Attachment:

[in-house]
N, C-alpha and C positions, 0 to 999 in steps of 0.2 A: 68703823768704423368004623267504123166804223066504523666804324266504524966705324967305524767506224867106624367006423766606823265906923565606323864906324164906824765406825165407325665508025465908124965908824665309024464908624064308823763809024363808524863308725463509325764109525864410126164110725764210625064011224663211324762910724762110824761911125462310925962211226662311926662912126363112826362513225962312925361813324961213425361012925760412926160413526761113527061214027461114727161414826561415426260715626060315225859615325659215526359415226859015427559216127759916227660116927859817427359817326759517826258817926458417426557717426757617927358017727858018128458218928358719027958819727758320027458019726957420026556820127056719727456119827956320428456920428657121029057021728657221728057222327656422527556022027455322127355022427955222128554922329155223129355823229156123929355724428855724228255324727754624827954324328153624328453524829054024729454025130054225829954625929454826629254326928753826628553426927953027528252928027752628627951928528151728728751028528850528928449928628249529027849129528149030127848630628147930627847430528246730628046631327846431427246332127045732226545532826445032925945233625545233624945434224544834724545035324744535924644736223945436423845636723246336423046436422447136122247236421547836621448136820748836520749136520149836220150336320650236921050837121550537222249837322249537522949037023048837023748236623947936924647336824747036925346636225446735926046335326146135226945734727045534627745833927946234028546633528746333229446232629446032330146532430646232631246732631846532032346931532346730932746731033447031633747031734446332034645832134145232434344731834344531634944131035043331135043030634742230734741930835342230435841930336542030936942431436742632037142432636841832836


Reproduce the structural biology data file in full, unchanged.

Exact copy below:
[in-house]
N, C-alpha and C positions, 0 to 999 in steps of 0.2 A: 68703823768704423368004623267504123166804223066504523666804324266504524966705324967305524767506224867106624367006423766606823265906923565606323864906324164906824765406825165407325665508025465908124965908824665309024464908624064308823763809024363808524863308725463509325764109525864410126164110725764210625064011224663211324762910724762110824761911125462310925962211226662311926662912126363112826362513225962312925361813324961213425361012925760412926160413526761113527061214027461114727161414826561415426260715626060315225859615325659215526359415226859015427559216127759916227660116927859817427359817326759517826258817926458417426557717426757617927358017727858018128458218928358719027958819727758320027458019726957420026556820127056719727456119827956320428456920428657121029057021728657221728057222327656422527556022027455322127355022427955222128554922329155223129355823229156123929355724428855724228255324727754624827954324328153624328453524829054024729454025130054225829954625929454826629254326928753826628553426927953027528252928027752628627951928528151728728751028528850528928449928628249529027849129528149030127848630628147930627847430528246730628046631327846431427246332127045732226545532826445032925945233625545233624945434224544834724545035324744535924644736223945436423845636723246336423046436422447136122247236421547836621448136820748836520749136520149836220150336320650236921050837121550537222249837322249537522949037023048837023748236623947936924647336824747036925346636225446735926046335326146135226945734727045534627745833927946234028546633528746333229446232629446032330146532430646232631246732631846532032346931532346730932746731033447031633747031734446332034645832134145232434344731834344531634944131035043331135043030634742230734741930835342230435841930336542030936942431436742632037142432636841832836